Thus, my activity dictates the background music. And if my activity is solely to listen with all of my attention, then I prefer music that is complex, rich, and unpredictable. This usually means that I prefer to listen to a wide palette of sounds balancing the extremes from the full sonic spectrum.
The sonic continuum of "easy" versus "difficult" listening changes over time. In past millenia of mindful human listening, it is possible that all the sounds of nature and of everyday living (cooking, children crying, building a house) were the first musics; therefore, they were the most familiar and probably the most pleasant sounds. From these sounds of life came a sense of rhythm and pitch. Listening to those sounds and recreating them with instruments into the first organized music became an abstraction possible only for the human species.
But the sounds of the twenty-first-century (computer hum, modems screeching, TV's and radios blaring, car stereos with massive bass boosters, oven-toaster-microwave buzzers, refrigerator hums) have accumulated to such a volume that they have become a "distraction" and can actually damage our ability to listen and think originally, deeply, and clearly. Take a walk in a busy suburban mall and you will hear a good sampling of the electronic media noise which I find extremely distracting.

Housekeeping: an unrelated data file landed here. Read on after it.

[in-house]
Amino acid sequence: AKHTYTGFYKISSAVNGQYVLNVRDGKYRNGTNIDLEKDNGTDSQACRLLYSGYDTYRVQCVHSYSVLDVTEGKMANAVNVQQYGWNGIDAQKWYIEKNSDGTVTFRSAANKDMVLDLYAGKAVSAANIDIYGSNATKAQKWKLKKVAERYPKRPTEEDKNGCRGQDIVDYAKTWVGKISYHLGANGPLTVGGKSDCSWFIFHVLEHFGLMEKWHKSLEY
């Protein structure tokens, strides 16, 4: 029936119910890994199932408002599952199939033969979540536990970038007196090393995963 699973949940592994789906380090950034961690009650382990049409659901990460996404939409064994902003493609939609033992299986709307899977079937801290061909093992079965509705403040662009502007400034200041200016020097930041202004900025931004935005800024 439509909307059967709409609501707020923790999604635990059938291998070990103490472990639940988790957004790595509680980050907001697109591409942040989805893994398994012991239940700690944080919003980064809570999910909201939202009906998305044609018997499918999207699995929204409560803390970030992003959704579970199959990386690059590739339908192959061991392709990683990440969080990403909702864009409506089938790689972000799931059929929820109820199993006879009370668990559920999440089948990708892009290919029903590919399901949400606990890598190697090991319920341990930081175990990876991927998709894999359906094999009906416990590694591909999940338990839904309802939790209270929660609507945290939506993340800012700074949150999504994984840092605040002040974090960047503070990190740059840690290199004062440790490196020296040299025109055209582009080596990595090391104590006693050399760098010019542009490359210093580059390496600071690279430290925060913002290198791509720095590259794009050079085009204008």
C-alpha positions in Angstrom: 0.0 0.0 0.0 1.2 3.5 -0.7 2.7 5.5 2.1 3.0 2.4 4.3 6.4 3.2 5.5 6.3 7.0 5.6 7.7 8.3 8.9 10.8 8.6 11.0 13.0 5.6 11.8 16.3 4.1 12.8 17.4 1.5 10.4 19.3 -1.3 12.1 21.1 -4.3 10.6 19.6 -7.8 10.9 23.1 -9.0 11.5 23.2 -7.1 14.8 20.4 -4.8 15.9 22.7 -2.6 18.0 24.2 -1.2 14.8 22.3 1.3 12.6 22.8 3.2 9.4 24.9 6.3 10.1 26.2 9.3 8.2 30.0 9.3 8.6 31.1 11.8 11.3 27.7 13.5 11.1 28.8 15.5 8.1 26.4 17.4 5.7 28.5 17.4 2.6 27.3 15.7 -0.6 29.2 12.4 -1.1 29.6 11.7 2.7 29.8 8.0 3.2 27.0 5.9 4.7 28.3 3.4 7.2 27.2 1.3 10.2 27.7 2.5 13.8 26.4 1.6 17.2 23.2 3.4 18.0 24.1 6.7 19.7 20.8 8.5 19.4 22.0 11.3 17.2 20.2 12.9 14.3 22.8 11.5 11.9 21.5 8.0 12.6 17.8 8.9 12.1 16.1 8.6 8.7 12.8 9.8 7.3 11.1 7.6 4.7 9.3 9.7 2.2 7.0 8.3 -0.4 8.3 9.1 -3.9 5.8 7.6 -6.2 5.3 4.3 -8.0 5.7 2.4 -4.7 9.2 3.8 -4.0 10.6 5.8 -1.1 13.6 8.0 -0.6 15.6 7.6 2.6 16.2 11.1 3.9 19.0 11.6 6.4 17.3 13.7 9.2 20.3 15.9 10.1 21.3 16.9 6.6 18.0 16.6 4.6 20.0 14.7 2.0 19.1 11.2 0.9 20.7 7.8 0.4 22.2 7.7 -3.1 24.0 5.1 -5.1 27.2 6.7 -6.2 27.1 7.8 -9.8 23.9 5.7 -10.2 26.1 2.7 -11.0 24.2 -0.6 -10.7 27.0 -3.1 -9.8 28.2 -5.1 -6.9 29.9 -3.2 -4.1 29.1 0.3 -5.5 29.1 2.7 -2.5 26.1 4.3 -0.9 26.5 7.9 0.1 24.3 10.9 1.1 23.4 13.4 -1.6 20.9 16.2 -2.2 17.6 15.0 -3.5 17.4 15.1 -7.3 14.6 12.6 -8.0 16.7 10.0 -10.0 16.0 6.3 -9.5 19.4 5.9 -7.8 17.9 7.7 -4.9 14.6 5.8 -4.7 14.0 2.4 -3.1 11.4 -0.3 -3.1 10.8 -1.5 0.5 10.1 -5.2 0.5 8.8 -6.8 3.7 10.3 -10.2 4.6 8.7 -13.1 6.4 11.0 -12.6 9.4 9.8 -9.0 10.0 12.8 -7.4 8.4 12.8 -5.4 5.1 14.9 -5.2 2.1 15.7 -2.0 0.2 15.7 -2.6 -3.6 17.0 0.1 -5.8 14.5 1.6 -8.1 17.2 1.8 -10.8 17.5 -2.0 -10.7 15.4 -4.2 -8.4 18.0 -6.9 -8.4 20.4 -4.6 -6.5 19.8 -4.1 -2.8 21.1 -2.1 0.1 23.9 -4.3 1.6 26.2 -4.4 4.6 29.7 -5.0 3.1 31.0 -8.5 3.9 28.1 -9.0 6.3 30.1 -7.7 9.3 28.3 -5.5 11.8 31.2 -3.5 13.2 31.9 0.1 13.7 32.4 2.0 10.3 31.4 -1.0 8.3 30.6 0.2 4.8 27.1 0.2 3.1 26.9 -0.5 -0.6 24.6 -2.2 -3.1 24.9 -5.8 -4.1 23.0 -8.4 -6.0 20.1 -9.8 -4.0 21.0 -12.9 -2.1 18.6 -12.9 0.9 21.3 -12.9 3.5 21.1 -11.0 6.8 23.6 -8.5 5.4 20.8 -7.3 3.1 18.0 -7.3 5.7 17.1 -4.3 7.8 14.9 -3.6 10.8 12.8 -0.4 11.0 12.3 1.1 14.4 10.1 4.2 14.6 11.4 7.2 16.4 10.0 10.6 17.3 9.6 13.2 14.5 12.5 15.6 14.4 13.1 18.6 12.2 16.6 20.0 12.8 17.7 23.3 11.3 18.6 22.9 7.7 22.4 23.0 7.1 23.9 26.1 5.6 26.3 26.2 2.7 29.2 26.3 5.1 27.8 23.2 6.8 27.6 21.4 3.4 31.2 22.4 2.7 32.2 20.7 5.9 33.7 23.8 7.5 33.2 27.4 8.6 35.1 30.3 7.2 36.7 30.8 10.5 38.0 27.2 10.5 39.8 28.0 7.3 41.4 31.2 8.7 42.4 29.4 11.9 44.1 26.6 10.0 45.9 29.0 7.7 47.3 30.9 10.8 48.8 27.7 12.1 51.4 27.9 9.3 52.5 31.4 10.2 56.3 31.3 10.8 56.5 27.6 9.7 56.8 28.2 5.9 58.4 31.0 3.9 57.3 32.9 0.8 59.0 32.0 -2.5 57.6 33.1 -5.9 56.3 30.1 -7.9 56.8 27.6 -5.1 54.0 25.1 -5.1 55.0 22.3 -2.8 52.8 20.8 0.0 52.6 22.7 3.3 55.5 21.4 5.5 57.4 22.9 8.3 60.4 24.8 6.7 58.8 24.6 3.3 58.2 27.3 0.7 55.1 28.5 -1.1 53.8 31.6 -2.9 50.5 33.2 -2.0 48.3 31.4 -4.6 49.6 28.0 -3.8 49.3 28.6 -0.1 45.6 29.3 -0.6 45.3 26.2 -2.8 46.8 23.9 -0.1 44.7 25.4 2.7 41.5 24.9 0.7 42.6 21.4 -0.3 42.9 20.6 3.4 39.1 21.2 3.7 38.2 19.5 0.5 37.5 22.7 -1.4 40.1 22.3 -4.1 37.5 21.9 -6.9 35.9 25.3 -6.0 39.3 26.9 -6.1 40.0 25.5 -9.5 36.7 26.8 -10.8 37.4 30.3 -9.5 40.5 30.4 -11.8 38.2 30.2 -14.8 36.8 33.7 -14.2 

The sounds from everyday life in the twenty-first-century are not all that healthy and in fact can create hearing loss and mental confusion. As the noise of the mass media and the surplus of sound bites compete for entry into our consciousness, is it possible for a composer to hear, for example, an original and creative music? We could argue that there is no "original" music, that all composed music comes from music or sounds that already exist. How, then, does one filter out the unwanted public sounds (noise pollution) from all of the existing sounds in order to hear clearly? Humans do not have a switch or "earlids" to turn off the ear's listening.
How much noise (and which noises) should be tolerated in any specific community? Should honking horns and bass-blaring car stereos be illegal in a crowded urban area? Should it be allowed in rural settings? Who gets to make which noises, where, at what volume, and for how long?
Did manufacturers think about noise pollution when they designed the new DirtDevil vacuum cleaner? Or what about your neighbor and the electric leaf eater that you can hear for a mile away? Isn't making public noise above a certain decibel level an invasion of privacy?